The Role of Self Reflection in Musical Phrasing

Musicians are not your typical introverts. On stage they can come alive and the inner exhibitionist can be released. However, the process of learning an instrument is effectively an introspective process as each musician must incorporate a particular learning process into their own lexicon. It is widely understood that learning an instrument (even the drums) is possibly the only way to increase and maintain greater intelligence. Brain training exercises and self-help guides may give you a temporary boost but the effects can often decline after a certain period of time without continued practice. Further more the process of learning an instrument has been proved to help people with conditions such as dyslexia and ADHD etc which would suggest that this particular process can and does reveal measured improvements in other areas of the brain including those responsible for language and emotional regulation.

With this information lurking at the back of my mind, I came upon an article about how reading the literary classics can actually give the brain a boost. Briefly, the news item reported the findings of Professor Philip Davis at the University of Liverpool. It detailed how reading the complex English language as appears in classical texts, stimulates the right and left hemispheres of the readers brain for significantly longer periods than simplified versions of the same text. This finding is attributed to the mental effort involved in un-ravelling the meanings within the text. My question is, could this be something that musicians also do in the general course of their learning and performance?

To read the article click here and to read a more in-depth report from the Reader Organisation click here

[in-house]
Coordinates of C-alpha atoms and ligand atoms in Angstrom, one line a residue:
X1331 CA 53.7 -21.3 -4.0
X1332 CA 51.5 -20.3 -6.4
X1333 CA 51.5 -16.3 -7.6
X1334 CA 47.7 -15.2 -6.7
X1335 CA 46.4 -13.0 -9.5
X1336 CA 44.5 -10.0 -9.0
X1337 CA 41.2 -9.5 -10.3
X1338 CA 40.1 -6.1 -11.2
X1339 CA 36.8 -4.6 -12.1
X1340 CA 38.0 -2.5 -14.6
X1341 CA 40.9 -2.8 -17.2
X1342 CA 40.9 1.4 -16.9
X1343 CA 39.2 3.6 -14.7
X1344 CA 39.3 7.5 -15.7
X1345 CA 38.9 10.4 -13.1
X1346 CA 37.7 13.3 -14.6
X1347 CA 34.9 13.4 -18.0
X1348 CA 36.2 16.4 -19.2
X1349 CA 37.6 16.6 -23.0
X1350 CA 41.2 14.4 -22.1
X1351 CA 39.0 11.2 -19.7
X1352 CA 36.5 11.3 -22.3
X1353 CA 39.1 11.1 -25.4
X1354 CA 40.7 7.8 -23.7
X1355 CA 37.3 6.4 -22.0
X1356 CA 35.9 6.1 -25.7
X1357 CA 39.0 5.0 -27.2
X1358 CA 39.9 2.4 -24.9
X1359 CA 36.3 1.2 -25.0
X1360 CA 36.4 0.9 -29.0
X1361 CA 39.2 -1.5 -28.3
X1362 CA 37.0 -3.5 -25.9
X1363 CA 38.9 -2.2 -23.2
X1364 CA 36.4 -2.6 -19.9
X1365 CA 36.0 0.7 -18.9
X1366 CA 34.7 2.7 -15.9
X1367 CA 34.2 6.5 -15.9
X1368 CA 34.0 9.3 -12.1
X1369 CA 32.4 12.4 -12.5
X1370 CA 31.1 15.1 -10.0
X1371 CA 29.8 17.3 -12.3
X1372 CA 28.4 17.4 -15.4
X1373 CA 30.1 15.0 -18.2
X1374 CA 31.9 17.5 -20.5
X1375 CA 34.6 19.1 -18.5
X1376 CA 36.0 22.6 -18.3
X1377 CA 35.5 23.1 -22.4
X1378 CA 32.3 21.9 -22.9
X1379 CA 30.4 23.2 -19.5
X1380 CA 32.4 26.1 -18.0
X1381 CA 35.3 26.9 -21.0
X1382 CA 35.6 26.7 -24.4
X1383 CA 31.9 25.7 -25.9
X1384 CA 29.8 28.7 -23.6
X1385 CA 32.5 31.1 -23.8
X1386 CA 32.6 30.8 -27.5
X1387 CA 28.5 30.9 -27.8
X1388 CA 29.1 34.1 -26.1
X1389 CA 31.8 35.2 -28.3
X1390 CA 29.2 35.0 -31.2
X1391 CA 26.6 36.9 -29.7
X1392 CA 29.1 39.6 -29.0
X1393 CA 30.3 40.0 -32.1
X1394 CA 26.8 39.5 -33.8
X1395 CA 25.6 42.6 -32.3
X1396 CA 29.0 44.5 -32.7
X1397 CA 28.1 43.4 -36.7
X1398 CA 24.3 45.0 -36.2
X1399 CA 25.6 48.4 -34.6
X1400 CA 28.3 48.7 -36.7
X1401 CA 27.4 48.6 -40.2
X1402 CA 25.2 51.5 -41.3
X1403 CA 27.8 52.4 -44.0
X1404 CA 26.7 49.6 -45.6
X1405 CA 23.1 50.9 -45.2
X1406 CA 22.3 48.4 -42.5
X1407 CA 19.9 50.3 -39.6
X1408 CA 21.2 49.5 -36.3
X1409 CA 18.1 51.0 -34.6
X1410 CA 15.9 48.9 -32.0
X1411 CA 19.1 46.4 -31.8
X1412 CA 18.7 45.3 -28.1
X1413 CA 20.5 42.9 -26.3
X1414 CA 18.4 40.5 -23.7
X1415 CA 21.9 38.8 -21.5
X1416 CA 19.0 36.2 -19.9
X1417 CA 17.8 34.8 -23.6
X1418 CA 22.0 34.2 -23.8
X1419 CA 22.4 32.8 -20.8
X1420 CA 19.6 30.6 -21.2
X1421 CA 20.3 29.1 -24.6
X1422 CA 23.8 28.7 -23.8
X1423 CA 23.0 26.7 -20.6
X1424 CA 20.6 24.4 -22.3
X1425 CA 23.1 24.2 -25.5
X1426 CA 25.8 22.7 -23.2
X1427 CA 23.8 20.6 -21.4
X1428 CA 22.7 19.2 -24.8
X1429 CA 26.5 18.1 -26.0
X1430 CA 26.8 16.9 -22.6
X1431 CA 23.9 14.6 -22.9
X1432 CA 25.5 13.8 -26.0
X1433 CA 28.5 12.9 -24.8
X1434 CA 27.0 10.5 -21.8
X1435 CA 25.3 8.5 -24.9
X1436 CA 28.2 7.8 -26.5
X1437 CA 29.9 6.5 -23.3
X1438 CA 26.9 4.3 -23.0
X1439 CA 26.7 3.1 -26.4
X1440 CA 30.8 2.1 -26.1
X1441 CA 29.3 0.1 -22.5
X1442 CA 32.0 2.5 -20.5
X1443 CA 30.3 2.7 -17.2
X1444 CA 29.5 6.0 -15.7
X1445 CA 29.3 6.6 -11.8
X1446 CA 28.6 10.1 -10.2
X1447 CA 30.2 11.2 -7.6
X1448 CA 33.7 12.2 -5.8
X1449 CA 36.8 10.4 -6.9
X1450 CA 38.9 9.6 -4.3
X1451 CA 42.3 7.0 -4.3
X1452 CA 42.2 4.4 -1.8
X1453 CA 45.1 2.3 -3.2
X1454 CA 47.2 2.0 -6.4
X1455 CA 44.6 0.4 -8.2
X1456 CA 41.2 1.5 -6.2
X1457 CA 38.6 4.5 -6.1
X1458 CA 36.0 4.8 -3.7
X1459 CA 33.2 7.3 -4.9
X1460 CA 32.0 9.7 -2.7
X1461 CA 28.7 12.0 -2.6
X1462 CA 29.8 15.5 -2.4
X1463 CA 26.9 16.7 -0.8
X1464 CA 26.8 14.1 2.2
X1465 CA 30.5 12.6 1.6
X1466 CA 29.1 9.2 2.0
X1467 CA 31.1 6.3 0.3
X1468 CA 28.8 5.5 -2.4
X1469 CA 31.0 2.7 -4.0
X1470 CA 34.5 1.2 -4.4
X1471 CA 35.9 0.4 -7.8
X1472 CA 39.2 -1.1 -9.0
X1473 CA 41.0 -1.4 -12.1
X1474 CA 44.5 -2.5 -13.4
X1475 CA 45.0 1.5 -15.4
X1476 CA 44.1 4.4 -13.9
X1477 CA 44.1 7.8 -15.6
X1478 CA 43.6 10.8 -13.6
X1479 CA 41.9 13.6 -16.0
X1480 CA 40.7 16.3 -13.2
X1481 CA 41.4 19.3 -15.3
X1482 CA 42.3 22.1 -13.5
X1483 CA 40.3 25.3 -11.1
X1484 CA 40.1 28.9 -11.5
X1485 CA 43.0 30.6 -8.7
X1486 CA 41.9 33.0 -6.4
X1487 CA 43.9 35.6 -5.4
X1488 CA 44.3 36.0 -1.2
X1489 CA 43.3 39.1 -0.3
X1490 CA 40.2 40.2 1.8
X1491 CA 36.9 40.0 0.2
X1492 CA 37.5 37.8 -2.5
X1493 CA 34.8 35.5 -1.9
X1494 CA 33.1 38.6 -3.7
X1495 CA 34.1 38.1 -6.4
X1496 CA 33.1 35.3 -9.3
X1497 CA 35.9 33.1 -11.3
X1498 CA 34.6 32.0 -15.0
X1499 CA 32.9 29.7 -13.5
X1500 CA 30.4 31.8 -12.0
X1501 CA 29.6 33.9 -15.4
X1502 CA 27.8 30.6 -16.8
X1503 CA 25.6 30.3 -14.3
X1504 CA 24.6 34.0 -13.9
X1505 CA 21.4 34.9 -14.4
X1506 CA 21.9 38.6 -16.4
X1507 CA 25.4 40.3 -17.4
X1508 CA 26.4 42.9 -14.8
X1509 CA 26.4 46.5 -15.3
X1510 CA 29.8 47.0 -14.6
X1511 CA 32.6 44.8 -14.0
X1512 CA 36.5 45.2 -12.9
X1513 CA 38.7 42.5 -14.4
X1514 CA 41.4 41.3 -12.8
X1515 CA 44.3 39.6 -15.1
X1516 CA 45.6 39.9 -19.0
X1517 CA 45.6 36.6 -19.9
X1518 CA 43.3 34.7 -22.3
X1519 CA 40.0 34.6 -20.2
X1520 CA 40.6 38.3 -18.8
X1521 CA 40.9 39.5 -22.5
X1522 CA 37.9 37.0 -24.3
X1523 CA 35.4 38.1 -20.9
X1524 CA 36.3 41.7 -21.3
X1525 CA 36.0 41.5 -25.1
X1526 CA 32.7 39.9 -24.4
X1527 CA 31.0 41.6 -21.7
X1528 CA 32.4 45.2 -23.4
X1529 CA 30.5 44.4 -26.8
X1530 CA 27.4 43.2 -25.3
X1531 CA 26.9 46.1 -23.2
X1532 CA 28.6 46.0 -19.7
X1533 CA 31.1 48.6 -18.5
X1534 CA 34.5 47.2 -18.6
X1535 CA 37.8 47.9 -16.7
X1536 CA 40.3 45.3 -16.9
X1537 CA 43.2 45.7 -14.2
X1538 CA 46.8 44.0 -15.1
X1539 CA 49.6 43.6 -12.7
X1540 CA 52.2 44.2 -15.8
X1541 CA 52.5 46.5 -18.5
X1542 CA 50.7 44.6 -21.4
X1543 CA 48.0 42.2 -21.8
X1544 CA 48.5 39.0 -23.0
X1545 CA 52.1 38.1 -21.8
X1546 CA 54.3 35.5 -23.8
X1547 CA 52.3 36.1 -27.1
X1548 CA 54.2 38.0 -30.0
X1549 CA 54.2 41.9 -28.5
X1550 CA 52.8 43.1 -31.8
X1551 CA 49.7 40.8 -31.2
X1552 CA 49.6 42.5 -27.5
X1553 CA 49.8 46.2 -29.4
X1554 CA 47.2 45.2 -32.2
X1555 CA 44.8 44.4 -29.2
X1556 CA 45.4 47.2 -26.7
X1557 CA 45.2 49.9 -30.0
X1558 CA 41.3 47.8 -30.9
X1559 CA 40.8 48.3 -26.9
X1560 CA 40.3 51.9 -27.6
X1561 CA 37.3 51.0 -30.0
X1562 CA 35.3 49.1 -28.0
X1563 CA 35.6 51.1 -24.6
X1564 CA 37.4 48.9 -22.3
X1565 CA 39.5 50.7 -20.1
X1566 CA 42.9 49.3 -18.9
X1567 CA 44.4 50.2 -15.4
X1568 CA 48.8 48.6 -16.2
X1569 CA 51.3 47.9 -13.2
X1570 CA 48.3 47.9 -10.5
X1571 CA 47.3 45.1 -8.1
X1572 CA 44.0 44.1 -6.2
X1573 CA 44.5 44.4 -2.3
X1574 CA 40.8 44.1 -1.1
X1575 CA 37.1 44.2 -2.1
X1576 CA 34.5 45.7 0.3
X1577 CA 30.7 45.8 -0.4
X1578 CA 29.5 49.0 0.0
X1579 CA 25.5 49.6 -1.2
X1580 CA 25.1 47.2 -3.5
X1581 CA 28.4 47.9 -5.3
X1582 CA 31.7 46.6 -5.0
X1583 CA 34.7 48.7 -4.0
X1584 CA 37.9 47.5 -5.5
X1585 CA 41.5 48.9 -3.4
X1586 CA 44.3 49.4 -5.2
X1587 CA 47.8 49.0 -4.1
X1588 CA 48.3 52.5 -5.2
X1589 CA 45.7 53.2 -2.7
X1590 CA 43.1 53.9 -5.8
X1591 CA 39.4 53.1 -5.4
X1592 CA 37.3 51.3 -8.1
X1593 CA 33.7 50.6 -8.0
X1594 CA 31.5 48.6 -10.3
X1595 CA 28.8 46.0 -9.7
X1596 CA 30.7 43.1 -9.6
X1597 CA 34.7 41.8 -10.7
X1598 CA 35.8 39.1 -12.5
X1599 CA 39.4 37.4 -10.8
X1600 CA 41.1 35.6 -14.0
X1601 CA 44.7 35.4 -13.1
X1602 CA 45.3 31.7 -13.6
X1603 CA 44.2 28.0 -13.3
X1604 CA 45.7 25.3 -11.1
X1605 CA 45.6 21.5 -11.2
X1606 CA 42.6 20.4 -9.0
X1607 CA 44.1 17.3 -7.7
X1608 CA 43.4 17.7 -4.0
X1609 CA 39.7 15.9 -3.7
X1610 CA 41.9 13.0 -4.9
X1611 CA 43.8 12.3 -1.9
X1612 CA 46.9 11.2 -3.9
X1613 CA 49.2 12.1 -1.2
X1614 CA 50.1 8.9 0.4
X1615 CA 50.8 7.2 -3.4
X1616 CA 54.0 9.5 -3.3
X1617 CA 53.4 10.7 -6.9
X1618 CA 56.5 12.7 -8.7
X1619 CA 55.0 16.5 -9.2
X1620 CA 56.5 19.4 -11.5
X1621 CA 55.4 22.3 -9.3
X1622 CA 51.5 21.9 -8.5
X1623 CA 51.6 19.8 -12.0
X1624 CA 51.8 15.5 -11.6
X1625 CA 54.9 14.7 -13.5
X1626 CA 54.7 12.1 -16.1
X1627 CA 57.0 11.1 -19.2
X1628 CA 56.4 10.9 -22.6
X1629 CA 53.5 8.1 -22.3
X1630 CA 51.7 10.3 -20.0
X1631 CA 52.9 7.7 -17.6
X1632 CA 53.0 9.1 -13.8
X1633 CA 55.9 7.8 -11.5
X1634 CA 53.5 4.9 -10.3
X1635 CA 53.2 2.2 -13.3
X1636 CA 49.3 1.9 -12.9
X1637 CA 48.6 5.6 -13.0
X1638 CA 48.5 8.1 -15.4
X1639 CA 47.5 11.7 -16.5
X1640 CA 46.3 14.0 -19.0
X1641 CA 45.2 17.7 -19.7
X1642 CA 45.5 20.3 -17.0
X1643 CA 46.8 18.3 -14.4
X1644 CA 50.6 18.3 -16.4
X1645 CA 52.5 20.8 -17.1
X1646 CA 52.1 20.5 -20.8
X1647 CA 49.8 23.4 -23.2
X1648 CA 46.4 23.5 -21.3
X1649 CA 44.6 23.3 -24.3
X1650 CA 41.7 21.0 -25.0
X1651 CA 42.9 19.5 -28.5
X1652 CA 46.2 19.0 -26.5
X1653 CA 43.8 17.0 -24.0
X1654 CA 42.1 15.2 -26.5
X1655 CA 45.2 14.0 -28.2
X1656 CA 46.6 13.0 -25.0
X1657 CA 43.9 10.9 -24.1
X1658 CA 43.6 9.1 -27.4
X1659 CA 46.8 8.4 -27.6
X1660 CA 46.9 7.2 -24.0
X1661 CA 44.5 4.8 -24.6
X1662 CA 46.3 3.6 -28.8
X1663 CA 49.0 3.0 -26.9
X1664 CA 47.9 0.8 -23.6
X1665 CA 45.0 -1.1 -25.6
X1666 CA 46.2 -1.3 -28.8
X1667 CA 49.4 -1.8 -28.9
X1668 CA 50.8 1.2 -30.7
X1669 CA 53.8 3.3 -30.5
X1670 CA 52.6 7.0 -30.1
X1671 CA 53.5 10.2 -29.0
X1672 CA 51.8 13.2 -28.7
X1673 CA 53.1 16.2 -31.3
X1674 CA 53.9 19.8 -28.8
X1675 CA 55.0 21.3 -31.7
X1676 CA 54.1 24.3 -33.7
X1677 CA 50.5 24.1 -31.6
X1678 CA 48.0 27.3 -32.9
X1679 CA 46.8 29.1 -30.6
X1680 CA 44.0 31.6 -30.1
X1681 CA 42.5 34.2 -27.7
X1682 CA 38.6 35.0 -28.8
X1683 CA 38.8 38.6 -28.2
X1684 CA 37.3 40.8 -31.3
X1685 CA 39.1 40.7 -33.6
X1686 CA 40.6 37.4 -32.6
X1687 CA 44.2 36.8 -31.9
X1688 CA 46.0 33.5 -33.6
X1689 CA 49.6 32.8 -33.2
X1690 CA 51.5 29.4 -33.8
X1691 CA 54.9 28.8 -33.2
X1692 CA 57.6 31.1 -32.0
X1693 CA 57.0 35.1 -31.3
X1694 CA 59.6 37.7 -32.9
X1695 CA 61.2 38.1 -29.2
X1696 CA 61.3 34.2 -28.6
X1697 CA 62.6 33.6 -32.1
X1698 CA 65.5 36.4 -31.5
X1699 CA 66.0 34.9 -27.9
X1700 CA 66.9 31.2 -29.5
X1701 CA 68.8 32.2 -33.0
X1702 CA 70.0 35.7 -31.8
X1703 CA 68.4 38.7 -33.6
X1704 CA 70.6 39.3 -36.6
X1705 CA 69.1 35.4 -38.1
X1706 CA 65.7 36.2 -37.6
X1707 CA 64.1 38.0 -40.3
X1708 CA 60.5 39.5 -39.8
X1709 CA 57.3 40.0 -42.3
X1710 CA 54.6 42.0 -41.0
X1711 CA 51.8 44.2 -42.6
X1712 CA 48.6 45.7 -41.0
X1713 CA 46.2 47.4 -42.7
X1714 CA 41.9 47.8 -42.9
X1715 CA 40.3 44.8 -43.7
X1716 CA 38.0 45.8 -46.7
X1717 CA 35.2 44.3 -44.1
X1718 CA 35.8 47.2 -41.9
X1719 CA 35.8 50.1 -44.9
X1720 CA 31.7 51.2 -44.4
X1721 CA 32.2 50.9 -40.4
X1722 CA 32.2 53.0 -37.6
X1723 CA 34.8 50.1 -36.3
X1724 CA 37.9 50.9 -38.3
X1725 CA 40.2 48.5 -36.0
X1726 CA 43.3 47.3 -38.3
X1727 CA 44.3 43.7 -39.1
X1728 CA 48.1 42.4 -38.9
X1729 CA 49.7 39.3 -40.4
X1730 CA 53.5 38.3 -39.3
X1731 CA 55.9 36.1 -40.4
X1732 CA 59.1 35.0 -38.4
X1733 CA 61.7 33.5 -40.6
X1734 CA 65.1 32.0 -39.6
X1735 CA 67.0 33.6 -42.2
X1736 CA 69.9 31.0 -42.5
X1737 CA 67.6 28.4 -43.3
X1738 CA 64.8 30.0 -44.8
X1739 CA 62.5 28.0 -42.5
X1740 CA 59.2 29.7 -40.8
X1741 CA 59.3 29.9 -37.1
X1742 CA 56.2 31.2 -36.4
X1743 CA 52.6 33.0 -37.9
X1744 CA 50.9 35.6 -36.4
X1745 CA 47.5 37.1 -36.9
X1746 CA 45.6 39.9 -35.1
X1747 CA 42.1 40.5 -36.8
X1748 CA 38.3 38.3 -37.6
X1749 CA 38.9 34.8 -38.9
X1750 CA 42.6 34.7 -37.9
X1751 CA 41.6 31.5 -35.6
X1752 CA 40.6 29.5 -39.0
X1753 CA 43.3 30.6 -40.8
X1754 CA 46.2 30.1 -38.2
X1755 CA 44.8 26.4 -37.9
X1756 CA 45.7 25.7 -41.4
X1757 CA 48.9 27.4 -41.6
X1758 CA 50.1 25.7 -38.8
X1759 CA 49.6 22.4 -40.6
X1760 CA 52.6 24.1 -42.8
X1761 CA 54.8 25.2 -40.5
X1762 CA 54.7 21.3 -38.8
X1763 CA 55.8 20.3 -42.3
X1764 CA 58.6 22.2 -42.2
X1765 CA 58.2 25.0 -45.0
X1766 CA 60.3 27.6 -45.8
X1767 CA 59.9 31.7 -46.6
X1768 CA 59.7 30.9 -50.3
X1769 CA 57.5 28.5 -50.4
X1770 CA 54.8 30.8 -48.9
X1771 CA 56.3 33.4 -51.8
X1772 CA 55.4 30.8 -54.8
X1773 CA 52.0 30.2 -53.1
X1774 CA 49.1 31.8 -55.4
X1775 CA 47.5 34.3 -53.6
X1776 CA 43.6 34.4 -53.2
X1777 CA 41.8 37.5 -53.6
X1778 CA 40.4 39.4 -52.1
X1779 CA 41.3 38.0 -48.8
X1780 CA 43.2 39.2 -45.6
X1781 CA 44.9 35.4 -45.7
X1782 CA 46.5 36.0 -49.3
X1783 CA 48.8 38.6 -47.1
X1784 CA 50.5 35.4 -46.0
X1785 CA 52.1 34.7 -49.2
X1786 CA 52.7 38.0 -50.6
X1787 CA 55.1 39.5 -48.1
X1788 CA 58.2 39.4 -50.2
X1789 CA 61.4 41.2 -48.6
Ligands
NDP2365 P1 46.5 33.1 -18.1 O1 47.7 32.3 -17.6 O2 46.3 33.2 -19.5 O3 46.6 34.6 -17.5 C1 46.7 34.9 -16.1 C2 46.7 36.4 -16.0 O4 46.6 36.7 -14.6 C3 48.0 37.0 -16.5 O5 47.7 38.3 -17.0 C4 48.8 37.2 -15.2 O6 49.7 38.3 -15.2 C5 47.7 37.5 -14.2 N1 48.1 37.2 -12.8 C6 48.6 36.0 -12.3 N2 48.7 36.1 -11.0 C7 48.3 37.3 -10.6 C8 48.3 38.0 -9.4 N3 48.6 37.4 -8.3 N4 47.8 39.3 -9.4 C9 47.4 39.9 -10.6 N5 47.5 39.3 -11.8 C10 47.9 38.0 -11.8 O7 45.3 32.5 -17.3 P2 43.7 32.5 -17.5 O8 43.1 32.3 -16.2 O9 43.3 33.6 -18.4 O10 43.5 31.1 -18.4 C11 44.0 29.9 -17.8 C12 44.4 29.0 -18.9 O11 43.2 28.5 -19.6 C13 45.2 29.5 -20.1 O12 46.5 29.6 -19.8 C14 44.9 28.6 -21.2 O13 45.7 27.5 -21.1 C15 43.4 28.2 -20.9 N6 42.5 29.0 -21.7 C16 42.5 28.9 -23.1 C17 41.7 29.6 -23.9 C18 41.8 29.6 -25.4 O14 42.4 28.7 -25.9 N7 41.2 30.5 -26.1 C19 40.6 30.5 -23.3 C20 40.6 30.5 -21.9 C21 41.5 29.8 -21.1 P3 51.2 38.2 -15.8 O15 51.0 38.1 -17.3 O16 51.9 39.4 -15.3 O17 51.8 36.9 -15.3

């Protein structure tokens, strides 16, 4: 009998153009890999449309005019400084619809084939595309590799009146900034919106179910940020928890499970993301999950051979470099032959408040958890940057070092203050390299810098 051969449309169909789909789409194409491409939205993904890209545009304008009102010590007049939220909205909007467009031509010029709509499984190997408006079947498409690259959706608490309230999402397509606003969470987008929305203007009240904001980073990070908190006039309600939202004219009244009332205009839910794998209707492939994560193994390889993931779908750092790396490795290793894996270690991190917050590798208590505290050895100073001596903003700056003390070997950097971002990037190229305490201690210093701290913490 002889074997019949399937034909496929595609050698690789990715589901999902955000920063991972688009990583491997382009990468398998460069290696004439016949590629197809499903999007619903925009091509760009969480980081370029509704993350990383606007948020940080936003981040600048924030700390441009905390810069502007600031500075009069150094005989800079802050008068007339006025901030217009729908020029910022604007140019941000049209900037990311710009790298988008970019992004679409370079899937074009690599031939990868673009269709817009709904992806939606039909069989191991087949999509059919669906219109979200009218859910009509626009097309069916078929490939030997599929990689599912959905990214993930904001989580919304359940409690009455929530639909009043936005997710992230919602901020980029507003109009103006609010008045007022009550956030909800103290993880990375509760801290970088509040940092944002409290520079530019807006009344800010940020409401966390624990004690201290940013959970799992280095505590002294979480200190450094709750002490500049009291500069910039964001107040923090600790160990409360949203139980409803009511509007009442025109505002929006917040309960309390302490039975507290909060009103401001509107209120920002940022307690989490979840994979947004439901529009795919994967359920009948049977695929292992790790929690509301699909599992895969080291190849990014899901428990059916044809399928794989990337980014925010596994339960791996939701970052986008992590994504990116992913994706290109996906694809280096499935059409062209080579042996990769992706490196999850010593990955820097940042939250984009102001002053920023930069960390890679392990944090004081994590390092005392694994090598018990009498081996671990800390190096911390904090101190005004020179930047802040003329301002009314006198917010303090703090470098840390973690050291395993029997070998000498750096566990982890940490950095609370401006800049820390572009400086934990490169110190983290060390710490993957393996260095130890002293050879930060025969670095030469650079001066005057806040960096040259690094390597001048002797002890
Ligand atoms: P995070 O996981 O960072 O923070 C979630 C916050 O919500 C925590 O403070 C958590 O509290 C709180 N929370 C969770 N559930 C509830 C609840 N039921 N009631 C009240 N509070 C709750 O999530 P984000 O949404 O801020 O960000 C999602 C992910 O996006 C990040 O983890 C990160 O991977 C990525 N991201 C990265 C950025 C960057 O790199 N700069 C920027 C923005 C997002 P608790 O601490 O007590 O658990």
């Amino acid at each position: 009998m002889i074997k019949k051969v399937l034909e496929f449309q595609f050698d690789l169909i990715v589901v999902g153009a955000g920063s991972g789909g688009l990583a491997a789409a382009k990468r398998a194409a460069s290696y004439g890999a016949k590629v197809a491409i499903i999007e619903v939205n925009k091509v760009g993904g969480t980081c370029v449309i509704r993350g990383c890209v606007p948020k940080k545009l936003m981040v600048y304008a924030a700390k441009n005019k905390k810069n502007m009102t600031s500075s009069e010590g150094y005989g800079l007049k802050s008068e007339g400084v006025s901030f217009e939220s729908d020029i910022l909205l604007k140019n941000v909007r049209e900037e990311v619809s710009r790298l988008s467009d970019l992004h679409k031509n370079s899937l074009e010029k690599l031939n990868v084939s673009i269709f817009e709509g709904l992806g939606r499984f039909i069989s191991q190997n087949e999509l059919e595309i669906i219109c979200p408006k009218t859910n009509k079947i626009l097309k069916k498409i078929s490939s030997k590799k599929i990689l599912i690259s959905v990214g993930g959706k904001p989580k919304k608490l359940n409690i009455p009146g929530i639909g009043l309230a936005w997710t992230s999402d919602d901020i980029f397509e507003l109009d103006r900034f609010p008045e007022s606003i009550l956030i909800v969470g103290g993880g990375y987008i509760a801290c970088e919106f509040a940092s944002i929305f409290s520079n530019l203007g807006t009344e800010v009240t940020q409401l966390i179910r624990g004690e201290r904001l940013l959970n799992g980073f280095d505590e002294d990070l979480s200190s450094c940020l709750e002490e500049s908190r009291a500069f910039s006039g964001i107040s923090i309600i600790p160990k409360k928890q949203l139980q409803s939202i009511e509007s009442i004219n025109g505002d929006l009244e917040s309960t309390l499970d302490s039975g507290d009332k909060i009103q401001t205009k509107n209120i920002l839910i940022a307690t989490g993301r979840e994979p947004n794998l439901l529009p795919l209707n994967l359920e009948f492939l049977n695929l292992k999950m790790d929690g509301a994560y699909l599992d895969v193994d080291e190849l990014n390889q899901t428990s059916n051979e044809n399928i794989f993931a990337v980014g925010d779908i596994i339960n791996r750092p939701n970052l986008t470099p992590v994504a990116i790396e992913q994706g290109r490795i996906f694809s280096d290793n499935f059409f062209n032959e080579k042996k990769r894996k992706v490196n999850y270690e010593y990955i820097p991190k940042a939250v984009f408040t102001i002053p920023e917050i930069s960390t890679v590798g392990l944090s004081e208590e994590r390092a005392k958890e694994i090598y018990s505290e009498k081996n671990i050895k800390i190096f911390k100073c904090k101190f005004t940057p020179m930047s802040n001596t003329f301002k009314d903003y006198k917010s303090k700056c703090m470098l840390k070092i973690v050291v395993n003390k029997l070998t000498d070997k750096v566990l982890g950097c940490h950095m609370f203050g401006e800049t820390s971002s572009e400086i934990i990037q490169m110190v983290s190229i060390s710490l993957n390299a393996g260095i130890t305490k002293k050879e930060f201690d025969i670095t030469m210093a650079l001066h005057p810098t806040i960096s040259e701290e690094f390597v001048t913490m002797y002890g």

To begin to answer the question above I return to my earlier assertion that the process of learning an instrument is an introspective process. I add to this a personal perspective given that I was initially drawn to drumming as a way of coping with dyslexia. I have found that the process of learning and playing the drums became a safe haven where I could develop my musical phrasing without the fear of failure that I associated with reading, writing, maths, memory tasks etc. To this day, I believe that my dyslexic mind thrives when I engage in playing and composing music.

Here is a video of Gary Chaffee improvising on the drum set. You can see how he has achieved a very natural approach to rhythmic and melodic phrasing.

I have also always had a fondness for reading challenging literature. This is something I assumed was a form of rebellion against the way people can perceive dyslexia as a difficulty rather than a gift. However, since reading the aforementioned article I have changed my mind. I think that perhaps the thing I like most about reading a well written and often challenging book, is the escapism and moments of deep thought associated with it. This in turn is akin to the freedom I found in learning the drums.

Dr Davis’ findings suggest that this deep thought and stimulation of the imagination experienced whilst reading complex text is triggered by the moments where the right and left brain are stimulated to an extent where the more instinctive processes of the deep mind are brought into the mix.

Perhaps my own brain processes information in a similar way when I play the drums. And this could be the same for other musicians also. This would allow us to feed off of the non verbal / musical patterns we create through the sphere of knowledge and imagination which, in turn allows us to understand the narrative of our lives better. Something that many musicians may or may not agree with or could even take for granted?

If you would like to comment on these ideas please feel free to contact me.

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